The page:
We had been married only a few months when we entertained my parents for dinner. A downpour had flooded our basement apartment and now a sump pump in one corner of the dining area emitted a constant drone. With a limited number of electrical outlets, a tangle of extension cords fueled our appliances. One ran surreptitiously beneath a throw rug lying between the dining room and kitchen.
During the meal, one of the table knives fell to the floor and touched the plugin on the extension cord. With an electrifying buzz the end melted. It should have gone in the trash right then. Yet from thrift or sentimentality, I hung on to that electrocuted knife. It has survived four moves and each time is relegated to the back of the drawer because I may need it at some point.
Every time I clean the crumbs out of the silverware tray, I consider throwing it out. But turning that blunted knife over in my hand, I remember my anxious preparations for that dinner, the adjustments of that first year of marriage, the challenges of basement apartment living. I can’t bring myself to throw it out. Even flawed, it completes the twelve-piece set of silverware my mother and aunts gave us as wedding gifts. It doesn’t look great, but it can still be used to spread butter or jam, or pry a stubborn lid off a jar. If push came to shove and we needed a knife to complete a place setting, I could always use it.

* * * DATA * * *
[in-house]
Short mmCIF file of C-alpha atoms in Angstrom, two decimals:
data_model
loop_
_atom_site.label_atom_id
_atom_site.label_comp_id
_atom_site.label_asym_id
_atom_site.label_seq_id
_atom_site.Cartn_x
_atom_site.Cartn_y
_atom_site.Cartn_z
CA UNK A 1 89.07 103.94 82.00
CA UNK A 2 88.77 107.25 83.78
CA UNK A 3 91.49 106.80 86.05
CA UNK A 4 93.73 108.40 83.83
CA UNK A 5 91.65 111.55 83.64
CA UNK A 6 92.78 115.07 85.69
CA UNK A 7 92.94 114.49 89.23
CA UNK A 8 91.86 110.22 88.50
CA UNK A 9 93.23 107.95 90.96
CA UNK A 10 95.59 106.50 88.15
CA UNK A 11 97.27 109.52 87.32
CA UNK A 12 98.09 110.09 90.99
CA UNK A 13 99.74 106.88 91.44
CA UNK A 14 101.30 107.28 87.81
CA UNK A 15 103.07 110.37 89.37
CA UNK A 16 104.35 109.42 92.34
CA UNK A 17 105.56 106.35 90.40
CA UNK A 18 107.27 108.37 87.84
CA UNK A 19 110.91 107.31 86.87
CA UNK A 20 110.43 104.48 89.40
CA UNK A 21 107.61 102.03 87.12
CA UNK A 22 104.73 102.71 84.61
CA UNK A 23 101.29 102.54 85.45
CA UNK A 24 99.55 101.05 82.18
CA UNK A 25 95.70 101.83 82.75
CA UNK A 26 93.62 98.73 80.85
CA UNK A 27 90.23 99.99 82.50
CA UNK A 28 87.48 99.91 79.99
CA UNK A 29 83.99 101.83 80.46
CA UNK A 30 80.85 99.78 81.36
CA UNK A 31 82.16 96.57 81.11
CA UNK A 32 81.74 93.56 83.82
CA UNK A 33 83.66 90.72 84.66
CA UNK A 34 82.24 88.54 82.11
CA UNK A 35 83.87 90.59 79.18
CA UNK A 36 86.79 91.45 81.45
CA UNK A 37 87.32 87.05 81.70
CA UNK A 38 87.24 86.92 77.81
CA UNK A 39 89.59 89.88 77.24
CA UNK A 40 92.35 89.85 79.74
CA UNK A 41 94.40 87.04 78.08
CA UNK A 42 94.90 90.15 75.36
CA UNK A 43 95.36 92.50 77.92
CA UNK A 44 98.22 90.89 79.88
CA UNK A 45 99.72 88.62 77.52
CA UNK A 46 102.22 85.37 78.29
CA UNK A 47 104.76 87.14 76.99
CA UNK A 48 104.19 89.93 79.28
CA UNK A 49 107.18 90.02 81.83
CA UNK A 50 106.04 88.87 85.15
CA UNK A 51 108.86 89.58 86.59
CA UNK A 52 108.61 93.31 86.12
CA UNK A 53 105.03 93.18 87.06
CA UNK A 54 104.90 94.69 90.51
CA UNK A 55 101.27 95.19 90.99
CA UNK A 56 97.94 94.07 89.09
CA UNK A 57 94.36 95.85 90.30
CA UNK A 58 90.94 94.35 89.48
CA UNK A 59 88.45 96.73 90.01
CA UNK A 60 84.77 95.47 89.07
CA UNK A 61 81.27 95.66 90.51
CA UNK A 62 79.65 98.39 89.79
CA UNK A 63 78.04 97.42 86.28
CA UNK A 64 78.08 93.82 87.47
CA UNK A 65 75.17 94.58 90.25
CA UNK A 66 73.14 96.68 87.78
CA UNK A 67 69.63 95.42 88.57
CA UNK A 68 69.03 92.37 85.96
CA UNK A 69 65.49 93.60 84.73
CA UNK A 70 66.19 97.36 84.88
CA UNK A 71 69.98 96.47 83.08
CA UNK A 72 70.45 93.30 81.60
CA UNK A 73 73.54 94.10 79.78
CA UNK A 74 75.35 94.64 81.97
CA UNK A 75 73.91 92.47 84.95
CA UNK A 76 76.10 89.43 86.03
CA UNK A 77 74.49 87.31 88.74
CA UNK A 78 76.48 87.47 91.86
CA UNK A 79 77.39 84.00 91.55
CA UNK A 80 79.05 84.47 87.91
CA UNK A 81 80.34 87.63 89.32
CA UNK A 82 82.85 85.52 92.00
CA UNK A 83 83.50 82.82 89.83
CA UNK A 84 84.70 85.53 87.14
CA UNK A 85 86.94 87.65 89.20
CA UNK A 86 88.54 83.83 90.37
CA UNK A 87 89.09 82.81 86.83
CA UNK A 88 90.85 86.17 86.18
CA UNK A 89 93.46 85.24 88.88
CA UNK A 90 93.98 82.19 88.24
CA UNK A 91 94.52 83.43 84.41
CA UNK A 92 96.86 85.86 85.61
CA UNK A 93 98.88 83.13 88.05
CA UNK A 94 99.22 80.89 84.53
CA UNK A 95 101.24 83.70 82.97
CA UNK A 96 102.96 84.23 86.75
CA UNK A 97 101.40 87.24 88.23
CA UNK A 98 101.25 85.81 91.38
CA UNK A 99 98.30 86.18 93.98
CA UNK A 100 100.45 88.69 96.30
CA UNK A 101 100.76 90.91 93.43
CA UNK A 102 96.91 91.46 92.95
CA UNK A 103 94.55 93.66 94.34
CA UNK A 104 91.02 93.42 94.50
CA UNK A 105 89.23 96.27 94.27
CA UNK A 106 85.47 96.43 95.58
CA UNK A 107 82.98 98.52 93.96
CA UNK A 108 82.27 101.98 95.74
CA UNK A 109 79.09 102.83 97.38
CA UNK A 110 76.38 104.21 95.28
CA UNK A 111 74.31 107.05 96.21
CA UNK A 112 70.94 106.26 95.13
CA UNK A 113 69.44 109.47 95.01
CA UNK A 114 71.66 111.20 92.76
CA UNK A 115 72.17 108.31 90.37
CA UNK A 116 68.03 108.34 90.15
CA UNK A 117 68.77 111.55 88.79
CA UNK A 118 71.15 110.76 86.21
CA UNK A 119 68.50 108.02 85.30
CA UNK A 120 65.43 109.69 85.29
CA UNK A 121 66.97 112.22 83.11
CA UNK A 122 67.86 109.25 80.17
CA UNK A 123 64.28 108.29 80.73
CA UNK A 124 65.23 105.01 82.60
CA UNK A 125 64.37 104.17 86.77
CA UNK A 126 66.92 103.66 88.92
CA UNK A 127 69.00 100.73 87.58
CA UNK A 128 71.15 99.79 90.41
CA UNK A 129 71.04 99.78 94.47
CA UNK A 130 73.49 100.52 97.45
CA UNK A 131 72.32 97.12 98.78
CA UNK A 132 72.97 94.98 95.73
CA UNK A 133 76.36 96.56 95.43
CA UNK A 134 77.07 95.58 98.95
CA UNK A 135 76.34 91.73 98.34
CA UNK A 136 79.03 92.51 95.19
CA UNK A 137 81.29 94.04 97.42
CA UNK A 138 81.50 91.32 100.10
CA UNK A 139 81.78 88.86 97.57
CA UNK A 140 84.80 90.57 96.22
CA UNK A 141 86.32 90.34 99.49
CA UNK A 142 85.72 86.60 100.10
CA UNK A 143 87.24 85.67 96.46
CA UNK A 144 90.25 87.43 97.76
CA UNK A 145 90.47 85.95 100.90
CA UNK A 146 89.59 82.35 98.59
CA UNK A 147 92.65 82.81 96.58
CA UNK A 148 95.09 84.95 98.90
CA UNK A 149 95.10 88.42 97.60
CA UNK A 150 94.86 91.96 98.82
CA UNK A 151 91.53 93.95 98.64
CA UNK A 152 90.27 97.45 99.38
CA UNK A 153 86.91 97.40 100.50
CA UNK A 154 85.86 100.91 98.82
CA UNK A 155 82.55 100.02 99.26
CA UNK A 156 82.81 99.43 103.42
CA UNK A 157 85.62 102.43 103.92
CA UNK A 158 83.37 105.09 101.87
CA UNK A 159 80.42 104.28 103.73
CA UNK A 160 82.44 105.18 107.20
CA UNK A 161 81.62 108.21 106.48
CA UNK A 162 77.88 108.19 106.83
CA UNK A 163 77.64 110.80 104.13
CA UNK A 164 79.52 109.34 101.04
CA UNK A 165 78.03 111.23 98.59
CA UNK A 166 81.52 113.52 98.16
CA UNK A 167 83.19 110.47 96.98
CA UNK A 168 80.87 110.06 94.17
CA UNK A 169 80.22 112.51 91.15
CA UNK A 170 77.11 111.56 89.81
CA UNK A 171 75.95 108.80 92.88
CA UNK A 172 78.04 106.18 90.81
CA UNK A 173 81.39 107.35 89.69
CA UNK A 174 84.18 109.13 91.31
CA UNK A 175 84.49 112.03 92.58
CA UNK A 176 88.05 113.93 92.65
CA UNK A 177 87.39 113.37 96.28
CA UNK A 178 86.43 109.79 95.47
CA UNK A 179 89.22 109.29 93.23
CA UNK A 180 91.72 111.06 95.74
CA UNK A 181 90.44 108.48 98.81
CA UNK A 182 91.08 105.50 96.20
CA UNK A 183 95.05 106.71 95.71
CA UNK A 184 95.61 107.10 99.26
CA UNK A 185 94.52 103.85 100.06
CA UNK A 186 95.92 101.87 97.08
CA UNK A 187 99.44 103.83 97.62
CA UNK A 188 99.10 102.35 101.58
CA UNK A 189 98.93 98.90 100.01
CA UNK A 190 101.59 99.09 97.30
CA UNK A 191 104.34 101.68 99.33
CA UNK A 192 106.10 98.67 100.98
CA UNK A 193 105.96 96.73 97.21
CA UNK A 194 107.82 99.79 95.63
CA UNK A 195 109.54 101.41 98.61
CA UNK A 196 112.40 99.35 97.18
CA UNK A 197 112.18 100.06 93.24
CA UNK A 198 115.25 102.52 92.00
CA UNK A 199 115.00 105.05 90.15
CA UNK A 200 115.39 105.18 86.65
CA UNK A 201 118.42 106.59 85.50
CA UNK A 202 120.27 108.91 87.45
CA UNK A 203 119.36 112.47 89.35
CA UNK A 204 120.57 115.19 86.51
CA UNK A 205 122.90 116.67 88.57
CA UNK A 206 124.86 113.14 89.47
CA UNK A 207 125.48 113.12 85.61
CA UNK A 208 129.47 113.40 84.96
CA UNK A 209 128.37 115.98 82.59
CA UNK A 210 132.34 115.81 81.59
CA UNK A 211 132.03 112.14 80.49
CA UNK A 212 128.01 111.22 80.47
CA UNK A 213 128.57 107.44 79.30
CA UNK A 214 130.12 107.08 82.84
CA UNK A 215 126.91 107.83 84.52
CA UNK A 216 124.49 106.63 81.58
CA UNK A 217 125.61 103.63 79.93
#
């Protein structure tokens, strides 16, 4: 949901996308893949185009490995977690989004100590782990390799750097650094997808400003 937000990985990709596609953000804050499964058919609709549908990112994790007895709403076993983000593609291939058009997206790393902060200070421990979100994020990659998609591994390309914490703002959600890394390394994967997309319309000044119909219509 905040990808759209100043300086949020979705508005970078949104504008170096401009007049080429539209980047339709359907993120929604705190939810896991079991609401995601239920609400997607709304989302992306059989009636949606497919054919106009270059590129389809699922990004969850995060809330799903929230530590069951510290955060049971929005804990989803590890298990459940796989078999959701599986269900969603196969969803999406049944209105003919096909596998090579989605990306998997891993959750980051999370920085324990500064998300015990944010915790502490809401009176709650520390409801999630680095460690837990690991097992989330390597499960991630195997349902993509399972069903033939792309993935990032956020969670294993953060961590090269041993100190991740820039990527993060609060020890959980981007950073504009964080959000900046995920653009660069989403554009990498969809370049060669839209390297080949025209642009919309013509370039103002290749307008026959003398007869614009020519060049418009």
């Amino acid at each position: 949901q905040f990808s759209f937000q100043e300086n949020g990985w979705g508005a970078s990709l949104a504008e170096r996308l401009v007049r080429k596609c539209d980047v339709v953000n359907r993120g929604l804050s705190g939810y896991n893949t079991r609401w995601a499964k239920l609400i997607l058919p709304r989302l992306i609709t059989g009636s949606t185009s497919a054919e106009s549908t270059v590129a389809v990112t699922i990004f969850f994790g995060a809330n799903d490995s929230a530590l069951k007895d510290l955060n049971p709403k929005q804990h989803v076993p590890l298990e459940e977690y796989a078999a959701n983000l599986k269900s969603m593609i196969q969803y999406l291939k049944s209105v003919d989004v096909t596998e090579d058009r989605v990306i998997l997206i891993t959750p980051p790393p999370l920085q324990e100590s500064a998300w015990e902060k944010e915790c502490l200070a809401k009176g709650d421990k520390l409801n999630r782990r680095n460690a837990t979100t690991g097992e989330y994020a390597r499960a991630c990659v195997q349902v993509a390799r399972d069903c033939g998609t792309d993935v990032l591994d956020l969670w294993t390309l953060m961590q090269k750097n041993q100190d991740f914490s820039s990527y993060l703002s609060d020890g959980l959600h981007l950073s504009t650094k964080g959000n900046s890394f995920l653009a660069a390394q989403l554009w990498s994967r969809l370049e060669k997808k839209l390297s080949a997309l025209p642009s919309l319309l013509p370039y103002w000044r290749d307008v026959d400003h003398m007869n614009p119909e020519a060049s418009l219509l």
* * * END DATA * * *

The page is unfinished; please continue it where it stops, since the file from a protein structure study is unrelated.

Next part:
Maybe I keep it because it reminds me of my heavenly Father’s attitude toward me. I’m flawed. I’ve fallen, lost my edge, been bent and battered. But God hangs on to me. I complete his plan. He has redeemed me and he’s not letting me go.
“Do not fear, for I have redeemed you;
I have summoned you by name; you are mine.
When you pass through the waters,
I will be with you;
and when you pass through the rivers,
they will not sweep over you.
When you walk through the fire,
you will not be burned;
the flames will not set you ablaze. (Isaiah 43:1-3)